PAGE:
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Hepatic steatosis associated with increased central body fat by dual-energy X-ray absorptiometry and uncontrolled HIV in HIV/hepatitis C co-infected persons

Brown, Todd Ta; Mehta, Shruti Hb; Sutcliffe, Catherineb; Higgins, Yvonnea; Torbenson, Michael Sa; Moore, Richard Da,b; Thomas, David La; Sulkowski, Mark Sa

doi: 10.1097/QAD.0b013e3283333651
Basic Science

Objective: To evaluate the relationship between regional body composition and liver disease (fibrosis or steatosis) in HIV/HCV co-infected individuals.

Methods: Whole body dual-energy X-ray absorptiometry (DXA) was performed in 173 HIV/HCV co-infected persons within 12 months of a liver biopsy. Significant fibrosis was defined as a METAVIR stage greater than 1. Steatosis was graded as: 0, none; 1, steatosis involving less than 5% of hepatocytes; 2, 5–29%; 3, 30–60%; 4 greater than 60%, and was defined as more than 0. Poisson regression with robust variance was used to estimate prevalence ratios of the outcome measures.

Results: The population was 62% male and 84% black with a median body mass index of 25.2 kg/m2 (interquartile range 22.5, 29.3 kg/m2). No differences in regional body fat or fat distribution were observed in 42 patients with significant fibrosis compared to others with less fibrosis. However, the 77 individuals (45%) with steatosis had greater central fat than those without steatosis [prevalence ratio 1.04 per kg trunk fat; 95% confidence interval (CI) 1.04, 1.11], after adjusting for hepatic fibrosis (prevalence ratio 1.77; 95% CI 1.29, 2.42), uncontrolled HIV replication (viral load >400 copies/ml) (prevalence ratio 1.57; 95% CI 1.12, 2.22), age, sex, race and diabetes mellitus.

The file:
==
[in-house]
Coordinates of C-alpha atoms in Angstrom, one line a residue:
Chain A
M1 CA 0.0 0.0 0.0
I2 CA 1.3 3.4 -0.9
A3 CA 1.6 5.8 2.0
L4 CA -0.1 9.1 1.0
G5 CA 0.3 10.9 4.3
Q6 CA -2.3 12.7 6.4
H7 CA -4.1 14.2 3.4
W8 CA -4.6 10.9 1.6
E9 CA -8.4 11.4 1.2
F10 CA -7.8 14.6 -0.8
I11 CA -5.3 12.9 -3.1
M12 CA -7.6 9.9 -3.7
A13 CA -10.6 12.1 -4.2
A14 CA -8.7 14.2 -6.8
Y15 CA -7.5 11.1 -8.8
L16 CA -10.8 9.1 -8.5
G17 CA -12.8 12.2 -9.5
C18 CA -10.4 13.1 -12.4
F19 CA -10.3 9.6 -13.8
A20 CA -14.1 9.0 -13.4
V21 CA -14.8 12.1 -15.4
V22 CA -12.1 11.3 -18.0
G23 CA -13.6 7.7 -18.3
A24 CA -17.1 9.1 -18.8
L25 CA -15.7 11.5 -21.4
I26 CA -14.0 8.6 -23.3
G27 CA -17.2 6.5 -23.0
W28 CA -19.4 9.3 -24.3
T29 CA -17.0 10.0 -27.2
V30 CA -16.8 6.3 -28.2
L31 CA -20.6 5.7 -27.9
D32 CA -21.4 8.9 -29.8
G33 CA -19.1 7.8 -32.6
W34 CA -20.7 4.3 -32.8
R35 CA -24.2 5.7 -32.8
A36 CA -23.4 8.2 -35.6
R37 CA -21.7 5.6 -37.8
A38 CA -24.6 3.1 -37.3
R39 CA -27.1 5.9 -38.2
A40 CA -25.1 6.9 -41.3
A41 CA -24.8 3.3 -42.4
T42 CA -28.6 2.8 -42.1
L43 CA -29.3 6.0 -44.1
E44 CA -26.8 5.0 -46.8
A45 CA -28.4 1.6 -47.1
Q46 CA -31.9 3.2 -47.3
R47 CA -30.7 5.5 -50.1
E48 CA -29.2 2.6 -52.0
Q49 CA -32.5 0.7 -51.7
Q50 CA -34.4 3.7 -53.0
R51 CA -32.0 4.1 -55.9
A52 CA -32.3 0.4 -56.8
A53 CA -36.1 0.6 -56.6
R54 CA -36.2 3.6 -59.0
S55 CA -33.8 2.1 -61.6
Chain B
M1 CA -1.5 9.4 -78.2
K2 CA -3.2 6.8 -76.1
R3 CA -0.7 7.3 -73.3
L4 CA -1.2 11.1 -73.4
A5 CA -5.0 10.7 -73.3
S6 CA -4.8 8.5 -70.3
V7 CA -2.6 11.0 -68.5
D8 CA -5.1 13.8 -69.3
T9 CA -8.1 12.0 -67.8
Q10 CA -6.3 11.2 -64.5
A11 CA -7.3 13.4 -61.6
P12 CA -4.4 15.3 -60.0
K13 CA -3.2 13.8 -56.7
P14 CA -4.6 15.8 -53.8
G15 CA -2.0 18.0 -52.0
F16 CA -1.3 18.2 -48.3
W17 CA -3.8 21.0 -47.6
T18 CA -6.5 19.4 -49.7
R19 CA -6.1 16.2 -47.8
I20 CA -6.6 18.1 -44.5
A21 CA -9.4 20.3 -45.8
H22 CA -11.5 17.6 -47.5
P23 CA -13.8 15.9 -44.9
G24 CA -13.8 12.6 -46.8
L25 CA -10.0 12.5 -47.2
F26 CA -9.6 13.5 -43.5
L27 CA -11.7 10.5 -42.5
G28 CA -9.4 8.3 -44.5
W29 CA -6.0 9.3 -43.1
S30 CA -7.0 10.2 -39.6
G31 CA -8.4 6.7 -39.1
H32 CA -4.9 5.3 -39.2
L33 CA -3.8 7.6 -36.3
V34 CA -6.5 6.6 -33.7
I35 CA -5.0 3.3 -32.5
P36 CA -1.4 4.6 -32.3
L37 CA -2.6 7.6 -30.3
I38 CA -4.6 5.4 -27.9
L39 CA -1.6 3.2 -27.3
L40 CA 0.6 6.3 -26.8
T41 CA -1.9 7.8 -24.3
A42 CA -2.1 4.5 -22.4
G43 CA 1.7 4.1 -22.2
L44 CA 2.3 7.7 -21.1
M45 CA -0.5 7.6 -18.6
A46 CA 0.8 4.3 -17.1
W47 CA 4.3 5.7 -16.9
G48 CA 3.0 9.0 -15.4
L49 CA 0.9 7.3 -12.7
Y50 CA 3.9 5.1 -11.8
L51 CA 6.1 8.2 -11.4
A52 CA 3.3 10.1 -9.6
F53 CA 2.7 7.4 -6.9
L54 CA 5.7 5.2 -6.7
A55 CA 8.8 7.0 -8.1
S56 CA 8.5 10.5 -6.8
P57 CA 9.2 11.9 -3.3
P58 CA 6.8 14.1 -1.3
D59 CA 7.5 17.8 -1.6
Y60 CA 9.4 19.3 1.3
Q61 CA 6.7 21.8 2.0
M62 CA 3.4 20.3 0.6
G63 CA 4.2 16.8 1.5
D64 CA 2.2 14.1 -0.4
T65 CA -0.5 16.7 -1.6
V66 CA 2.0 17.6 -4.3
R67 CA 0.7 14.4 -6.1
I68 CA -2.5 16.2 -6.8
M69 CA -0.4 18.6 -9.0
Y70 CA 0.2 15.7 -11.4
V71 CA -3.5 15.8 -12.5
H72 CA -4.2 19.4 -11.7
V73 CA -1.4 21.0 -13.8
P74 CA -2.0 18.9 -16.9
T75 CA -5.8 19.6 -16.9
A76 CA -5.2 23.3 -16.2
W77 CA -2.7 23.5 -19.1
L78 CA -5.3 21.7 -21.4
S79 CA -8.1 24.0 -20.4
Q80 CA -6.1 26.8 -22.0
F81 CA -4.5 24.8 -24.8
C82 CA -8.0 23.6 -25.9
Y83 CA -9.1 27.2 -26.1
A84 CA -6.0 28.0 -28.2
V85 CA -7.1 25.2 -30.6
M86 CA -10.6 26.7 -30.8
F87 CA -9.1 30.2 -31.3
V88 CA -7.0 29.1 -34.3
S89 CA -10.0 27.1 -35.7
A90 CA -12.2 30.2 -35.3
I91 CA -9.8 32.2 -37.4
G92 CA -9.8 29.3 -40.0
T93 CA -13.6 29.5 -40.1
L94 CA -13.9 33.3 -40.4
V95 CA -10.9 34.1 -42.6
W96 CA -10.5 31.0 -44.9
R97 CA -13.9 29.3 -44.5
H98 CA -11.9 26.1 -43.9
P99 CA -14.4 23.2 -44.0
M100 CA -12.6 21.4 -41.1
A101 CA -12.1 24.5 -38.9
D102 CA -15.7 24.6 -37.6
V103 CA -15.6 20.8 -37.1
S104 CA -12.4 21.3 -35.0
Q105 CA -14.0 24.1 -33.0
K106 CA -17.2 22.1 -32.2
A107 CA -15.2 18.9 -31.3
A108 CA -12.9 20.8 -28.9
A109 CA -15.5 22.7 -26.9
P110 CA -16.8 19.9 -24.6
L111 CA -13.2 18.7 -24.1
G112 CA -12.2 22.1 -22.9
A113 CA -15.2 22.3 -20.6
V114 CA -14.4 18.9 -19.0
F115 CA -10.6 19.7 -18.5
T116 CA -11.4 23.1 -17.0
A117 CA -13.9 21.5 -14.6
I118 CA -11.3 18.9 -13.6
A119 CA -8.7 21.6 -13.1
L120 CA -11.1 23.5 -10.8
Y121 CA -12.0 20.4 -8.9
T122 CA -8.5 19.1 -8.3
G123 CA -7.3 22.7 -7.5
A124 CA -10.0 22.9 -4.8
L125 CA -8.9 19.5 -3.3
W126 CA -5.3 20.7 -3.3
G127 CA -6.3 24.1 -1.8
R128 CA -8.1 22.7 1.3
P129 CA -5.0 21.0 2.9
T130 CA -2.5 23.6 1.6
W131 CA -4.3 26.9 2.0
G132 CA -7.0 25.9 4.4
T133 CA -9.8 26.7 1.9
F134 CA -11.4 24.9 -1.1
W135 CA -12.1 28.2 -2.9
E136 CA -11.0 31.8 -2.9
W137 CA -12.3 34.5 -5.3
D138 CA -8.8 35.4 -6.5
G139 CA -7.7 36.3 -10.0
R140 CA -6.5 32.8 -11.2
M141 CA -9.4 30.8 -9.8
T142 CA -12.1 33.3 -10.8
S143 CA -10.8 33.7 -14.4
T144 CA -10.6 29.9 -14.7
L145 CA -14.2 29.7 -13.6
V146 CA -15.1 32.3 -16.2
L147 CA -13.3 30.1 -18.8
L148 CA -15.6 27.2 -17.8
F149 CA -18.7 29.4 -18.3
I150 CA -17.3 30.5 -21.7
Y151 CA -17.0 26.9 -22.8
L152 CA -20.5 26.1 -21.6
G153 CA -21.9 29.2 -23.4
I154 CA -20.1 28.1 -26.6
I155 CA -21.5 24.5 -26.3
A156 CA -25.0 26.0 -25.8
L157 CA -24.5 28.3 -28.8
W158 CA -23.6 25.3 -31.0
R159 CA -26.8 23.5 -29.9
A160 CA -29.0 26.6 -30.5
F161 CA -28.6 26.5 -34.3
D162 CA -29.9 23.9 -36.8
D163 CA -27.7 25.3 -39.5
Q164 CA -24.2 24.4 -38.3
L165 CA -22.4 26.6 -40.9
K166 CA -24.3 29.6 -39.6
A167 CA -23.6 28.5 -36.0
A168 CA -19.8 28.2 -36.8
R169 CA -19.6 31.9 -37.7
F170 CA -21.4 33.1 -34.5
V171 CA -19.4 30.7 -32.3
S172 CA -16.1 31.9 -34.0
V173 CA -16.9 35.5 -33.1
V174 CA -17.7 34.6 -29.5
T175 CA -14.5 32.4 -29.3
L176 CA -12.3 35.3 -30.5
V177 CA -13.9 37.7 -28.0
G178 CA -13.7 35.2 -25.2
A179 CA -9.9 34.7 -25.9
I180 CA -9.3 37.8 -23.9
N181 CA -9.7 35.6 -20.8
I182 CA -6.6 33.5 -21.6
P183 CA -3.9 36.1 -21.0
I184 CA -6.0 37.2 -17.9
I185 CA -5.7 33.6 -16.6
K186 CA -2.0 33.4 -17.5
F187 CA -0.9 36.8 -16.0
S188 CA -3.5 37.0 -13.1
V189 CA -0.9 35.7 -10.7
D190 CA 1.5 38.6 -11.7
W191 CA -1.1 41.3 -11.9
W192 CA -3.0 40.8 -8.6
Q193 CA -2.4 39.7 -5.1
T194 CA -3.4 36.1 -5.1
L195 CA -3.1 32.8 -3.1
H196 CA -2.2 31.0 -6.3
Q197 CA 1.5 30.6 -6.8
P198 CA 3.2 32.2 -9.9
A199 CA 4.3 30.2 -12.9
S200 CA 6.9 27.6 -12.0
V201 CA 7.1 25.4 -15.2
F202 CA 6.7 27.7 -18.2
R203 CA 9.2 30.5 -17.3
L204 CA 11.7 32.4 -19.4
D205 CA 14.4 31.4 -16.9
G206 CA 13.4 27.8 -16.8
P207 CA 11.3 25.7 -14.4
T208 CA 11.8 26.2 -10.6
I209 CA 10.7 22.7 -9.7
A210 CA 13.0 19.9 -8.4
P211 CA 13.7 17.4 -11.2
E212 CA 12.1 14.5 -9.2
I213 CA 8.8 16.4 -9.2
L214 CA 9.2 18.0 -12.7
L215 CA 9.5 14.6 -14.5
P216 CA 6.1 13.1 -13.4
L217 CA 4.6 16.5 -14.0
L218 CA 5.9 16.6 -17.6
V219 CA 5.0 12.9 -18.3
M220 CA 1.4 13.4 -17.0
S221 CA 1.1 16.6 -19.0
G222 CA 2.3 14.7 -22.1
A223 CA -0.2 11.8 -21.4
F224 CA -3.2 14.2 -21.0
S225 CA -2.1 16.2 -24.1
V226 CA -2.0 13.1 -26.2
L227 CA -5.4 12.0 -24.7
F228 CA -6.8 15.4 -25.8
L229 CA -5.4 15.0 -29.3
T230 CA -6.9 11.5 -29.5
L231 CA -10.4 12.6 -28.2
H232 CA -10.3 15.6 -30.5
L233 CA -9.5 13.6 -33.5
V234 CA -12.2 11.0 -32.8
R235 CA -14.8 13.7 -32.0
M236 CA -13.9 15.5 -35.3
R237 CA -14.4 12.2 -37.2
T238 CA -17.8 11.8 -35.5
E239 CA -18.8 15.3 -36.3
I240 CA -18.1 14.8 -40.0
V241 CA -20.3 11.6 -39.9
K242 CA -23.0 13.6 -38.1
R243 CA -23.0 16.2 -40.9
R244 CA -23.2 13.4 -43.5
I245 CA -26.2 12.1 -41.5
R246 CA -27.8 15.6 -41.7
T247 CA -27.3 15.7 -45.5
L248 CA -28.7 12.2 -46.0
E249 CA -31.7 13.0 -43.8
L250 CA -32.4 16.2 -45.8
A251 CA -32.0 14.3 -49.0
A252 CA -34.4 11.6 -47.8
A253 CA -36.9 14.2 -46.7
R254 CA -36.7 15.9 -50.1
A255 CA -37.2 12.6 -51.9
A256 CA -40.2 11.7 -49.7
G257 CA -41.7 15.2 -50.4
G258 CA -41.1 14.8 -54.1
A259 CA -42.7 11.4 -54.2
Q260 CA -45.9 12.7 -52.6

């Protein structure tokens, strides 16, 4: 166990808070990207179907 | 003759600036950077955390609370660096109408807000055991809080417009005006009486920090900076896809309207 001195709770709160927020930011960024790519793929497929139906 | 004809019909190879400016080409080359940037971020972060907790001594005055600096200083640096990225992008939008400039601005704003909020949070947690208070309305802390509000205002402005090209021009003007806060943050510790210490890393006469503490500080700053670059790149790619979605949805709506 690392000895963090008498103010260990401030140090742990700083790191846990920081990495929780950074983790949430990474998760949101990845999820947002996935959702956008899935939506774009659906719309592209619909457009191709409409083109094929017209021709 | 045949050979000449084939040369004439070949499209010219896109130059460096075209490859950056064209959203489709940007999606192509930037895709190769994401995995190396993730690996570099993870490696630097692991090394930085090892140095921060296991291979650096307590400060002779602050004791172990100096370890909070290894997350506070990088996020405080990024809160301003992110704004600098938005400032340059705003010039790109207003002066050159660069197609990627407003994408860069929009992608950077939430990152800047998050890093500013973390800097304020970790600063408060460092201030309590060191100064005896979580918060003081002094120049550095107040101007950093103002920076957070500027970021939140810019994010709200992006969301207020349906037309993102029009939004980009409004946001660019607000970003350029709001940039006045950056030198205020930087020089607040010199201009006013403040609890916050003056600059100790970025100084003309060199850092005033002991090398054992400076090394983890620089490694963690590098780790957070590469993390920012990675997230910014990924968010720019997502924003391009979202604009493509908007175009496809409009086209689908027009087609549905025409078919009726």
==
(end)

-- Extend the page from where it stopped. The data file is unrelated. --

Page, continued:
Conclusions: In HIV/HCV co-infected individuals, measures of regional body fat or fat distribution were not associated with hepatic fibrosis. In contrast, increased central adiposity by DXA, as well as concomitant fibrosis and uncontrolled HIV, were associated with hepatic steatosis. The extent to which weight loss and effective antiretroviral therapy can reduce the risk of steatosis deserves further investigation.

aJohns Hopkins School of Medicine, USA

bJohns Hopkins Bloomberg School of Public Health, Baltimore, Maryland, USA.

Received 1 July, 2009

Revised 12 September, 2009

Accepted 18 September, 2009

Correspondence to Todd T. Brown, MD, PhD, 1830 East Monument Street, Suite 333 Baltimore, MD 21287, USA. Tel: +1 410 955 2130; fax: +1 410 955 8172; e-mail: tbrown27@jhmi.edu

© 2010 Lippincott Williams & Wilkins, Inc.